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Jivanji Desai opined that both Mahadev Desai’s letter and the quotation from Navjivan article, said to be written by Gandhiji, “are forged”. No Hindi Navajivan existed in 1937. Its Hindi edition was Harijan Sewak. Jivanji Desai had gone through the files of Harijan Sewak as well as Harijan (in English) and found that the alleged article “is equally concocted and false”. Other details fortified the conclusion. Neither Mahadev Desai nor Gandhi was in Wardha around May 20, 1937. They were in Gujarat.

People’s Democracy reprinted an article by K.G. Mashruwala, a close associate of Gandhi, in Harijan and Harijan Sewak of August 19, 1950, entitled “Muslims of Ayodhya”. It contains an authoritative and contemporary account of the Masjid’s takeover on December 23, 1949, based on Akshya Brahmachari’s testimony. It puts paid to the lies retailed about the takeover by the Parivar. The episode of Gandhi’s article reveals the depths of mendacity to which high officials of the BJP can stoop. No apology is forthcoming for it to this day.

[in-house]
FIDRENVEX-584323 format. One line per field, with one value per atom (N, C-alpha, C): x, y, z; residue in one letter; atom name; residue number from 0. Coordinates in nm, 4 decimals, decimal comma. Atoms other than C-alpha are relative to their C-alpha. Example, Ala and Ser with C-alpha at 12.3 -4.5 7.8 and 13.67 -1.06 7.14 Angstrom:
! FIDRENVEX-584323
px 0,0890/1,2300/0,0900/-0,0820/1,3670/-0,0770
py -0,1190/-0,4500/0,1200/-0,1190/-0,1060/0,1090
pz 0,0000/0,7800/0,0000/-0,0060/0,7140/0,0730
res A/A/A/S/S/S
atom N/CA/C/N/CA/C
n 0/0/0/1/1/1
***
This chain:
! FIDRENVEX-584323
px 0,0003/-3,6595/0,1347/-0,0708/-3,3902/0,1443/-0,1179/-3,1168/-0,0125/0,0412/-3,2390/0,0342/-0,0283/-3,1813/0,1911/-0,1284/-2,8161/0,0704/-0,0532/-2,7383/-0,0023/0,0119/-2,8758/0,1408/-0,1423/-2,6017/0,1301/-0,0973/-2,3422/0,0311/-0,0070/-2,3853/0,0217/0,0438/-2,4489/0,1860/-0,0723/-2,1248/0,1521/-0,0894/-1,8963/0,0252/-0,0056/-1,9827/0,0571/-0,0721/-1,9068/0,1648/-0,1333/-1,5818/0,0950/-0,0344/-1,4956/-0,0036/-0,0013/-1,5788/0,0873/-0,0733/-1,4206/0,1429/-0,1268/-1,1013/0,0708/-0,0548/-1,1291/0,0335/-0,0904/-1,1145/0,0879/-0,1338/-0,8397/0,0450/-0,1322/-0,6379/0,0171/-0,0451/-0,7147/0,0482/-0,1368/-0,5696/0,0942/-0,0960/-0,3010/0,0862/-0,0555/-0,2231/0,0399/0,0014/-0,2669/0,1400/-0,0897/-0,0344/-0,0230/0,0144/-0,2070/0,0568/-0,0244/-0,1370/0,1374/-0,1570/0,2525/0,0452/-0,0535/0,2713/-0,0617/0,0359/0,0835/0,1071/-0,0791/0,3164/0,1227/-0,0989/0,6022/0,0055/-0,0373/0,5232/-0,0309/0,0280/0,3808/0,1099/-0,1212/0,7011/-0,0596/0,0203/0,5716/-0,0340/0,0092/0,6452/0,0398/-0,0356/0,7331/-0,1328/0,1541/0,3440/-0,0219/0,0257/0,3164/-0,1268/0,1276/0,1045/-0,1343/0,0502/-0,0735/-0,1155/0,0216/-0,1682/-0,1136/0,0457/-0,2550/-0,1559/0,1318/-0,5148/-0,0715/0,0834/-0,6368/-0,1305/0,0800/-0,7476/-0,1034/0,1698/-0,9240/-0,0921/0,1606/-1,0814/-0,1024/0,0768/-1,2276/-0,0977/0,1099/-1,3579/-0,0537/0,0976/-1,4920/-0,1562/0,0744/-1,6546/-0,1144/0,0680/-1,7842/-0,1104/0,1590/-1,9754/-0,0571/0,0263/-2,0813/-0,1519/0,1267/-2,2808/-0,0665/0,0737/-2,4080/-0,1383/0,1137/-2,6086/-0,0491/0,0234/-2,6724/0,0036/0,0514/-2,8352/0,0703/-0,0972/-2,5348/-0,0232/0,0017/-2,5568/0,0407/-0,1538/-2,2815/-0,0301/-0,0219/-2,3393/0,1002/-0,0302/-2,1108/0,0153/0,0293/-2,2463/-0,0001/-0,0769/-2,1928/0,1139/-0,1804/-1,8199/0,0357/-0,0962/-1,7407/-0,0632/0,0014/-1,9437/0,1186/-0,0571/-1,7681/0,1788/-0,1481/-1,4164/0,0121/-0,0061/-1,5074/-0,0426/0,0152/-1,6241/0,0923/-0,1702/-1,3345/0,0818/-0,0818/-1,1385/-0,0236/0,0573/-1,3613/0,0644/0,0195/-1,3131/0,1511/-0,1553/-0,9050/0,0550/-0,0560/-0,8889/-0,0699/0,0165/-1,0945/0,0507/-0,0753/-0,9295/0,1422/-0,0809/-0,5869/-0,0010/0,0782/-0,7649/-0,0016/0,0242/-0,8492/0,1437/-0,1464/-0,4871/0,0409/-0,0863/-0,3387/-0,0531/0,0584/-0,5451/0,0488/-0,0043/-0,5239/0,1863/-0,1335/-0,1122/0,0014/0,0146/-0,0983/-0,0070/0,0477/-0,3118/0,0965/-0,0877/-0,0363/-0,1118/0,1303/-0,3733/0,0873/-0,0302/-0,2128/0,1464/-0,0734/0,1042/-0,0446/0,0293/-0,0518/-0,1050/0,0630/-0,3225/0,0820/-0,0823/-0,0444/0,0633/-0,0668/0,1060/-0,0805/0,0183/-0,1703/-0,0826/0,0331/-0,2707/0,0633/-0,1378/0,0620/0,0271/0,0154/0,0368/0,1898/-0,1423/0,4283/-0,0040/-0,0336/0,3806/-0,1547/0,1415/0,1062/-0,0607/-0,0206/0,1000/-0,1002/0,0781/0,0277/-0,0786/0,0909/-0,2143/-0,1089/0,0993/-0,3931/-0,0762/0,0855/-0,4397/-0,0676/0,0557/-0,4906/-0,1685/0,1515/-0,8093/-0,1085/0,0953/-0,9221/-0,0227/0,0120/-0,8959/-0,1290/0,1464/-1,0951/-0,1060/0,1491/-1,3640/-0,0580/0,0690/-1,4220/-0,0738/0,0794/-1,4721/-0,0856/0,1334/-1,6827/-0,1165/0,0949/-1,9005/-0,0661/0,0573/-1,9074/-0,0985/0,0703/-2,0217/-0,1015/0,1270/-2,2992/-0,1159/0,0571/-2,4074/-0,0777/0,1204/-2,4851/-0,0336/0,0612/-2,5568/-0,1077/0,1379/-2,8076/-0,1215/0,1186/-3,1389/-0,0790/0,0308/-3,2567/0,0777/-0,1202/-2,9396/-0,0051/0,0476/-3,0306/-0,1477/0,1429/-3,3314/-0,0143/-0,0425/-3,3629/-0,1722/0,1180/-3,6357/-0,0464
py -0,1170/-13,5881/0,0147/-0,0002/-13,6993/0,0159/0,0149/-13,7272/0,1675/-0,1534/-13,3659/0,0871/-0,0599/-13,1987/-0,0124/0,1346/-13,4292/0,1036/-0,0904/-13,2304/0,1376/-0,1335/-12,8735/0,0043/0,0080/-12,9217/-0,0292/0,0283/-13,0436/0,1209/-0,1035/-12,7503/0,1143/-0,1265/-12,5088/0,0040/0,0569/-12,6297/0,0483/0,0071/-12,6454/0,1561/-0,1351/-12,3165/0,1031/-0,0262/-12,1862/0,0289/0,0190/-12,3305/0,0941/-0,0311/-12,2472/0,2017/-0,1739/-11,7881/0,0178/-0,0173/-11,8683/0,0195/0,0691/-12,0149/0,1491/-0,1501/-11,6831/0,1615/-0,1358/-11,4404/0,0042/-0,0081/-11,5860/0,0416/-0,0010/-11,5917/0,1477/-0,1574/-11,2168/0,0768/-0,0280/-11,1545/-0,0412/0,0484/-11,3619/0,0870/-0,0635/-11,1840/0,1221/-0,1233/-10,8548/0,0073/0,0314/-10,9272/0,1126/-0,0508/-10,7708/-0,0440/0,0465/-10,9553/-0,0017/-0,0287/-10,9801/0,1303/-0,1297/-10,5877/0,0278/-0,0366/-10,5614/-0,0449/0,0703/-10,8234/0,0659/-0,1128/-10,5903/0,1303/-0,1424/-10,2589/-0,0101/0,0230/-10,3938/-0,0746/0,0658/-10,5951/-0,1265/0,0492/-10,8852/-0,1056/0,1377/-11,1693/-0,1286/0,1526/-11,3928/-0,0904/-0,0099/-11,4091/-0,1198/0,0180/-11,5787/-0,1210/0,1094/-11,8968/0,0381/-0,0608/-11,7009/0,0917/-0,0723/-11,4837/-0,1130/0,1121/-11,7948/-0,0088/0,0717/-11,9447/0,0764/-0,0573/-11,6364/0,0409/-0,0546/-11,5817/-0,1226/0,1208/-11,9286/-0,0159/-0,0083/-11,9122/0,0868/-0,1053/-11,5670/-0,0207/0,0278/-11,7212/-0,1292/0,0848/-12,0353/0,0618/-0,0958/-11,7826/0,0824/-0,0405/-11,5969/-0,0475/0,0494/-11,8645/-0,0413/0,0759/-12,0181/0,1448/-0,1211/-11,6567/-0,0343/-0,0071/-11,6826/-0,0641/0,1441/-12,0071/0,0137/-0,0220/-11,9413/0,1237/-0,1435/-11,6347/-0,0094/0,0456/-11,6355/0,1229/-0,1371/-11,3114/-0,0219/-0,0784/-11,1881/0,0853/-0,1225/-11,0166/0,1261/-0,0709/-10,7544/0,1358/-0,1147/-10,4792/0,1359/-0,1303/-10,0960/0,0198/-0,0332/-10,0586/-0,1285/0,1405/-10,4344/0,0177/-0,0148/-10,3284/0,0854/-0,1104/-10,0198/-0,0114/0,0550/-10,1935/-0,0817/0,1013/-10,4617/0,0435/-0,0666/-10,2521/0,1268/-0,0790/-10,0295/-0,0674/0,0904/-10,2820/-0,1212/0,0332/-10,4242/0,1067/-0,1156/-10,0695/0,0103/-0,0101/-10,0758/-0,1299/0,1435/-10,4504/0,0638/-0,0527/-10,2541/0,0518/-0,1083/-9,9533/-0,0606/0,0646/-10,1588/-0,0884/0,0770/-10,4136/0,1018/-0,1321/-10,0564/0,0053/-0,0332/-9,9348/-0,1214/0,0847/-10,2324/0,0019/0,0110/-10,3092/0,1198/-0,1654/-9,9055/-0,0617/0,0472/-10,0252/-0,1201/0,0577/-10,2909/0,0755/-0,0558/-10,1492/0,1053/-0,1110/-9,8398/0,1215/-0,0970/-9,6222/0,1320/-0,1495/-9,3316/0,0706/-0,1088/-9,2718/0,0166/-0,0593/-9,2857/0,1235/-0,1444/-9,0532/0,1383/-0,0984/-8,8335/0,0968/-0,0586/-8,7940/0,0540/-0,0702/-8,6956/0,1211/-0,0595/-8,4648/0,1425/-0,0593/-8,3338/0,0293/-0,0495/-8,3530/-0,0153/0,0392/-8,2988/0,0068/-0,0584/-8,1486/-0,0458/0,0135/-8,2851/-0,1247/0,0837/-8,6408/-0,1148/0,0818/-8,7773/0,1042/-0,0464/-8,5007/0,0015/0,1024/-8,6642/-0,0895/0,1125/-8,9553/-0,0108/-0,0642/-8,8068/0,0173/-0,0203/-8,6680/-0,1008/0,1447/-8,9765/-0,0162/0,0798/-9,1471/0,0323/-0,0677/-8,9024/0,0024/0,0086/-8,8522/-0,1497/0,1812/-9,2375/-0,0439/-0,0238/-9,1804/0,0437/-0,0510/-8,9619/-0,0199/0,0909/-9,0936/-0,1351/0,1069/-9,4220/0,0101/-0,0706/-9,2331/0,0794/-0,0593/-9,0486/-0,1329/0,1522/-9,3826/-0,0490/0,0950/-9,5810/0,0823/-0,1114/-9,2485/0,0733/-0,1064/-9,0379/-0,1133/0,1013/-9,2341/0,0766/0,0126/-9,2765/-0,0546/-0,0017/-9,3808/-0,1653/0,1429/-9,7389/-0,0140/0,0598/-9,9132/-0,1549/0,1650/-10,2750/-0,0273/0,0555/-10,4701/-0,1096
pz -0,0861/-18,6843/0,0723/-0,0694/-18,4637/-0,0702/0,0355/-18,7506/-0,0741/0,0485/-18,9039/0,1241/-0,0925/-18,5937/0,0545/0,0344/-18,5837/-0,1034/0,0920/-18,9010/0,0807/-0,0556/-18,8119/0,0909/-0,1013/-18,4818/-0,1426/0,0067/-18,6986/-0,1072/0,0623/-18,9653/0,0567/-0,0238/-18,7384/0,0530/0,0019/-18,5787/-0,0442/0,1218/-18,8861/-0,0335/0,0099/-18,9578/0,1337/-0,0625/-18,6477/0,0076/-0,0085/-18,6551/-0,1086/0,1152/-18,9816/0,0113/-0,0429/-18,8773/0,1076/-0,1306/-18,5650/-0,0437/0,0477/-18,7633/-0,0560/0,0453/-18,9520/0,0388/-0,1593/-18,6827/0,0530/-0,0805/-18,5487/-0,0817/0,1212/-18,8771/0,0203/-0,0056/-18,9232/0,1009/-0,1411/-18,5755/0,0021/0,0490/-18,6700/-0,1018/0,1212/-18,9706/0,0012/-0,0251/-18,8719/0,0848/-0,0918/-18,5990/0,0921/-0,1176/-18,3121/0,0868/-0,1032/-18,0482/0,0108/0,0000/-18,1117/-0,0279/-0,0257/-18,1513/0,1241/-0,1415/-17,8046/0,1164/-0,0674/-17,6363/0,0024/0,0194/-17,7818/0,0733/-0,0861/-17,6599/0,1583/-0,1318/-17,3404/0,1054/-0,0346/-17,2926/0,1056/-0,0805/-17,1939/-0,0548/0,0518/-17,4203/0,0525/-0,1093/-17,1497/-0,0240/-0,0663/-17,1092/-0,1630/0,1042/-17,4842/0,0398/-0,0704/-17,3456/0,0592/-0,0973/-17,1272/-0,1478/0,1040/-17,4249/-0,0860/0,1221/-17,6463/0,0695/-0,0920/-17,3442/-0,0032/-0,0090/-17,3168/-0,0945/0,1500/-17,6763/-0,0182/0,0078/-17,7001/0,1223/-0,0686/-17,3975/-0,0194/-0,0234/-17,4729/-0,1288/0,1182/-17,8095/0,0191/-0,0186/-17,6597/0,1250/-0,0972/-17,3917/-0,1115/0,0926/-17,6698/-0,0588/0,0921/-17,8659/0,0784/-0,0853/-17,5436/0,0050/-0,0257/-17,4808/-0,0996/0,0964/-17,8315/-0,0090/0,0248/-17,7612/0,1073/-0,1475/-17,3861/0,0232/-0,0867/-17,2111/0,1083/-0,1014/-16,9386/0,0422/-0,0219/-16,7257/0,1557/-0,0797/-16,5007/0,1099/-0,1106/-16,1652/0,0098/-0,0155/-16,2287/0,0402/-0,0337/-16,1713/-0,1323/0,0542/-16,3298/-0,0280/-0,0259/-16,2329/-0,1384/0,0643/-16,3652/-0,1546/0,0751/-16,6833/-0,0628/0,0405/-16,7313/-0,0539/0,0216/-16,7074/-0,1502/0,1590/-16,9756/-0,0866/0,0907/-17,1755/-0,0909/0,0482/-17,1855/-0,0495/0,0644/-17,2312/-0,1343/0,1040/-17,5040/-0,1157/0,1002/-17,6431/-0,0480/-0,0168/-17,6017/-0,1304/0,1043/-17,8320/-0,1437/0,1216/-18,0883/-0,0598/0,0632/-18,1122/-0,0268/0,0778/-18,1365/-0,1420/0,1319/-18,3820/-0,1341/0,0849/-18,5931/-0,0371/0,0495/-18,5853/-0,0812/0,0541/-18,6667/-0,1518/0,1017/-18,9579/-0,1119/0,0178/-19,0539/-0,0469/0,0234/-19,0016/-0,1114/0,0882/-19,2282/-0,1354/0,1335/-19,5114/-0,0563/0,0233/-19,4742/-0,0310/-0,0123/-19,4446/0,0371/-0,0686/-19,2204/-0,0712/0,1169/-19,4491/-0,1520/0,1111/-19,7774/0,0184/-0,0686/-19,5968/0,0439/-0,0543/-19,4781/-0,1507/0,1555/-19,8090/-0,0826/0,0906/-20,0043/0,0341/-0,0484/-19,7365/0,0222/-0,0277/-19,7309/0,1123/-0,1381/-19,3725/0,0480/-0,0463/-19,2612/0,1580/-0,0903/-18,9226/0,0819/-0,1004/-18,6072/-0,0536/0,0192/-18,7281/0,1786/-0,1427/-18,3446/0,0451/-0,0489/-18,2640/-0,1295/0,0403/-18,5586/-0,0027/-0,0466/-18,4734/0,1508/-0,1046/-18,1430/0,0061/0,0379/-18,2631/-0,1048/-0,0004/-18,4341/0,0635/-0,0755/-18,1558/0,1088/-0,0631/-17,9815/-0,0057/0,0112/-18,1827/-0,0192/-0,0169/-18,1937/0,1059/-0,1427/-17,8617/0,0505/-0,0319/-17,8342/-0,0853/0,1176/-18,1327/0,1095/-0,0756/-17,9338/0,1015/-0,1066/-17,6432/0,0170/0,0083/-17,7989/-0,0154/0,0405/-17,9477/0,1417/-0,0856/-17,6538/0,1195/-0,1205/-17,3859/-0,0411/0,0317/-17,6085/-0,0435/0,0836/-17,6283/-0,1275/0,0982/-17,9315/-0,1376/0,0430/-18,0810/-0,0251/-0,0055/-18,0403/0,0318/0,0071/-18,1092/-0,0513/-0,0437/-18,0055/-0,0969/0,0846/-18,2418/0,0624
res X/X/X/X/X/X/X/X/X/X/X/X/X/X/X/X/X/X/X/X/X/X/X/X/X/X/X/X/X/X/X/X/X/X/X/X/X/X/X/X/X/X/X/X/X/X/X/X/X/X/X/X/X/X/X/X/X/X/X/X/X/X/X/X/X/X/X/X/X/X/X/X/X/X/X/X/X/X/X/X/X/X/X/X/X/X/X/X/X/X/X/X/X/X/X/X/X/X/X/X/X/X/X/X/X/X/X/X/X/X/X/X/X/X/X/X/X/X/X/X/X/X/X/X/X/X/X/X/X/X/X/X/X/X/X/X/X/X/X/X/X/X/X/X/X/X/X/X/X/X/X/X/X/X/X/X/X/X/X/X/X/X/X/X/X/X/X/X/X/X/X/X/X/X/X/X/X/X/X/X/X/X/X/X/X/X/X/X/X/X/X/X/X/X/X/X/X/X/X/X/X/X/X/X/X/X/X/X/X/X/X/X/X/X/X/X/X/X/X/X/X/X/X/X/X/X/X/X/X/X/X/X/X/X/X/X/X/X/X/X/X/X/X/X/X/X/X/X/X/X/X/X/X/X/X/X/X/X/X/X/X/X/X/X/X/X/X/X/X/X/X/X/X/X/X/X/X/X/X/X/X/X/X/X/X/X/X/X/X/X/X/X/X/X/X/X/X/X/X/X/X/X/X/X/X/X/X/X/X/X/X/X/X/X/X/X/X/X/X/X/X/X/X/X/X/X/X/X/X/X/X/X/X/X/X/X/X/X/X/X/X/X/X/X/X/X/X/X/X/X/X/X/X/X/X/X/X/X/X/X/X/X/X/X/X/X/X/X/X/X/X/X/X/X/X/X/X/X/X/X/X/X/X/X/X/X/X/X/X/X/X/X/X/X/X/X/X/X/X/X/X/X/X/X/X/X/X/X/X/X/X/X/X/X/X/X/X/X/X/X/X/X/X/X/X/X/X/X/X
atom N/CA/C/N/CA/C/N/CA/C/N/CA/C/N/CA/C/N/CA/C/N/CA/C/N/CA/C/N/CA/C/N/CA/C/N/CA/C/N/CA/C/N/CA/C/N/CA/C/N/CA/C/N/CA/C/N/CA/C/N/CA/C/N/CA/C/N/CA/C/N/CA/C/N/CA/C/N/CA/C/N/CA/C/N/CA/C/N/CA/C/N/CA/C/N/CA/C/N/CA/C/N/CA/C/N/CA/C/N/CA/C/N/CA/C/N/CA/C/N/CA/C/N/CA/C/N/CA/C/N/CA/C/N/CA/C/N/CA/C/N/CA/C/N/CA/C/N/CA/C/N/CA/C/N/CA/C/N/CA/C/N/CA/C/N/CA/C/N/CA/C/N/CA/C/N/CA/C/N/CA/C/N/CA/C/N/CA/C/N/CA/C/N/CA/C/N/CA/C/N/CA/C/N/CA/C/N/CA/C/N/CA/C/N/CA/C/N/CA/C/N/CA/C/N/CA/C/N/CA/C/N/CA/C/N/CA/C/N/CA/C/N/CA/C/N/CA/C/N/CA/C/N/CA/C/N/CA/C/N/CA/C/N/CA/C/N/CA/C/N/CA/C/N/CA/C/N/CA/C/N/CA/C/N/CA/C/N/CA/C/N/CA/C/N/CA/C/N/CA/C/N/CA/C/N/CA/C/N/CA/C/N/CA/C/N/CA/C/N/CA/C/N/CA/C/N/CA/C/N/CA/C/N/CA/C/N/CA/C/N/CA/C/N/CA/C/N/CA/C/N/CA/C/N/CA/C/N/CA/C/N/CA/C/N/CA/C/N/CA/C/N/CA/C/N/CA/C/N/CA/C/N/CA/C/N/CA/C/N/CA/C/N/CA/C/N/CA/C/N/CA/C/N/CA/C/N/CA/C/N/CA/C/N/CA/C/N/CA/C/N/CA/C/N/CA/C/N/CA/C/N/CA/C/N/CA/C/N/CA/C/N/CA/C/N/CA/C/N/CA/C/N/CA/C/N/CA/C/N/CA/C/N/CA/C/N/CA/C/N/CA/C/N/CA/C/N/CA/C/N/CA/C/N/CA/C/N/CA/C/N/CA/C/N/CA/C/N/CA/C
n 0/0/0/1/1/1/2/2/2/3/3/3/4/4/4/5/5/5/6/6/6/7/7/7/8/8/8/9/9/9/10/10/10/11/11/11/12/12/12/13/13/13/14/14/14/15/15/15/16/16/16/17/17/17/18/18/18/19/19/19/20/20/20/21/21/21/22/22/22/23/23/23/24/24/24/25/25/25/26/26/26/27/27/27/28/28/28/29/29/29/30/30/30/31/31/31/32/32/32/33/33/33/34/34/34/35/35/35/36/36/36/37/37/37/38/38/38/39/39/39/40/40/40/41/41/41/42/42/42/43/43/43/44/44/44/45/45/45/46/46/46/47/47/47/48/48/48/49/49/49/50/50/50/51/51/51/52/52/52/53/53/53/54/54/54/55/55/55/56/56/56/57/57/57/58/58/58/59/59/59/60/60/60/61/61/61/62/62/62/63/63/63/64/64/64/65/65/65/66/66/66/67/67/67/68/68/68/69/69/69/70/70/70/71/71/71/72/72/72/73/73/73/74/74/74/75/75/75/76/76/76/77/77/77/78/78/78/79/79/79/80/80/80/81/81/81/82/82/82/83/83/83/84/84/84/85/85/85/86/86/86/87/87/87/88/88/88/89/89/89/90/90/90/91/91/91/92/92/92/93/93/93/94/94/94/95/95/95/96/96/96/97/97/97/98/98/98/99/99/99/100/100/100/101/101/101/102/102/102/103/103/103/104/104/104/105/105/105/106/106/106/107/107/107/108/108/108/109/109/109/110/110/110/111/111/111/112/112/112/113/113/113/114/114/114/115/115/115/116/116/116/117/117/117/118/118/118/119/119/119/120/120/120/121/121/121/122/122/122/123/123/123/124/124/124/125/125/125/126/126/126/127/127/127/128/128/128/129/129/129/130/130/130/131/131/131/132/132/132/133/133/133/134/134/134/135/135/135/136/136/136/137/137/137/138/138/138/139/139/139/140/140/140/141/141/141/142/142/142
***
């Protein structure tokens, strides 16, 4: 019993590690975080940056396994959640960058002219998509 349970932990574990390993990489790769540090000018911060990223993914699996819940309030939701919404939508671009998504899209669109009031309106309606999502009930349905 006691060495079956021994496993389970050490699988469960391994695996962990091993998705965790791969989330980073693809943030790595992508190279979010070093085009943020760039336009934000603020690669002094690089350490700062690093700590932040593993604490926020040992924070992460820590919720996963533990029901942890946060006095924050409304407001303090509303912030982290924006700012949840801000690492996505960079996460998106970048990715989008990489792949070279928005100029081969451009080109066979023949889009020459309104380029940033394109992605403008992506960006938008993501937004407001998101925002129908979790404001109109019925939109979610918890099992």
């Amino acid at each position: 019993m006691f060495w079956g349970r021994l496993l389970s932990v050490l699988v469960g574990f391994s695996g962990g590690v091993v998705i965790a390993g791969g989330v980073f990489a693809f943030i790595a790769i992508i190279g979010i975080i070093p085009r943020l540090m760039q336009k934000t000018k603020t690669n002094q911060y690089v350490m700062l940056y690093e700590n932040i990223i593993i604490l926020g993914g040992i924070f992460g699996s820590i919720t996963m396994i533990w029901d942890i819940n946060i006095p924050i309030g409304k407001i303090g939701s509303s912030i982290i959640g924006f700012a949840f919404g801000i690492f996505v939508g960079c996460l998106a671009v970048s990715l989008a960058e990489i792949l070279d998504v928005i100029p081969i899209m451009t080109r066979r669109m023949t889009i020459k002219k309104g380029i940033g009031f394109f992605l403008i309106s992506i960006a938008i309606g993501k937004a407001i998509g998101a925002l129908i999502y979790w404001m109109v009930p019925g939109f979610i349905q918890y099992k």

Campaign of calumny

The BJP had, at its first plenary convention in Bombay (now Mumbai) on December 28, 1980, affirmed “Gandhian socialism”’ as one of its five commitments. It was then struggling for respectability. In October 1985, its national executive abandoned it but, sensing the reaction, the national council restored it formally. That was the year after its parliamentary debacle.

Differences between Gandhi and the RSS were profound and irreconcilable. They disagreed on British rule, the use of violence, on Muslims and, most important of all, on India’s composite culture. “The culture of Delhi belongs to both the Hindus and Muslims and not exclusively to either,” Gandhi said on September 11, 1947 (CWMG 89:77). In December 1969 the Jana Sangh said that “any talk of composite culture” was dangerous. Advani denounced the concept at the BJP’s Agra session on April 8, 1988. He had joined the RSS at about the same time as the Quit India Movement, he told Christophe Jaffrelot. Three members of the Viceroy’s Executive Council resigned in 1943 when Gandhi went on a fast (N.P. Sarkar, M.S. Aney and Homi Mody). The pro-Hindu Mahasabha, joined the Council. Aney, who was pro-Mahasabha, later became High Commissioner to Ceylon.